Posted on: June 1, 2021
A review of essay prompts can be a great way to prepare for the writing process. If you’re anything like me, you might be asking yourself, “I’m supposed to write roughly 650 words — but on what, exactly?” You can head straight for the Common Application prompts and stress yourself out trying to choose the one “right” idea. But what about reading supplemental prompts and taking a mental walk around other questions colleges are asking students? A creative prompt may just spark a fresh perspective or reveal a new insight about yourself, one which could go on to inspire your main essay!
The final 2021-2022 supplemental essay prompts will be uploaded to both college websites and the Common App in August. Some of the essay questions change from year to year, while others stay the same, and this year, some admissions folks predict that we will see more colleges include supplemental essays as part of their application. As more colleges adopt test-optional policies, the supplemental essay is another way to gain a deeper understanding of applicants. As you await the August college essay updates, you might want to take a few minutes to read the following prompts just in case they inspire your next great idea!
We would like to get a better sense of you. Please respond to one of the following prompts. (400 word limit)
1. Great art evokes a sense of wonder. It nourishes the mind and spirit. Is there a particular song, poem, speech, or novel from which you have drawn insight or inspiration?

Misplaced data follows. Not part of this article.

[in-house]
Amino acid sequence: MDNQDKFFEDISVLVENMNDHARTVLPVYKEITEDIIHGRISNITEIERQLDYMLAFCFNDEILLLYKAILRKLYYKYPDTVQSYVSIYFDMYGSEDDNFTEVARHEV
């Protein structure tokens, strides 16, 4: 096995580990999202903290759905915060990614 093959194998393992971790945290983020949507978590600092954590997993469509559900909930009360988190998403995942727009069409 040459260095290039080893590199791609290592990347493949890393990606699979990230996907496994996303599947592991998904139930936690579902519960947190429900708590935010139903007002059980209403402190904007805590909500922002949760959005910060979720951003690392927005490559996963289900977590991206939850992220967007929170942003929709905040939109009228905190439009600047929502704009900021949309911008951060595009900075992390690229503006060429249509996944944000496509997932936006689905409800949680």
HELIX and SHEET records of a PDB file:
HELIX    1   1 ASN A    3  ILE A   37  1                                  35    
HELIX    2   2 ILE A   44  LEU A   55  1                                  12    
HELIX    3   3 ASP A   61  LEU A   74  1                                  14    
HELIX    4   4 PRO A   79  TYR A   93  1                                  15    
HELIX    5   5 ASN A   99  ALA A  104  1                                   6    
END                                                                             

2. When you choose a college, you will join a new community of people who have different backgrounds, experiences, and stories. What is it about your background, your experiences, or your story, that will enrich Boston College’s community?
3. Boston College strives to provide an undergraduate learning experience emphasizing the liberal arts, quality teaching, personal formation, and engagement of critical issues. If you had the opportunity to create your own college course, what enduring question or contemporary problem would you address and why?
4. Jesuit education considers the liberal arts a pathway to intellectual growth and character formation. What beliefs and values inform your decisions and actions today, and how will Boston College assist you in becoming a person who thinks and acts for the common good?
Music means so many things to so many people. It can bring us joy, inspire us, validate us or heal us. Please tell us about a song or piece of music that is particularly meaningful to you and why. Please include the name of the song/piece and the artist. 200 words
University of Richmond
What is an urgent global challenge, social justice topic, or racial injustice issue about which you are passionate? What solutions or outcomes do you hope to see?
By the time you graduate from college, there will be jobs that don’t exist today. Describe one of them and how Richmond might prepare you for it.
You are required to spend the next year in either the past or the future. To what year would you travel and why?
Choose one. (350-650 words)
Why are you applying to Occidental? What are your intellectual curiosities and why do you think Occidental is the right place for you to pursue them? (200 words maximum length)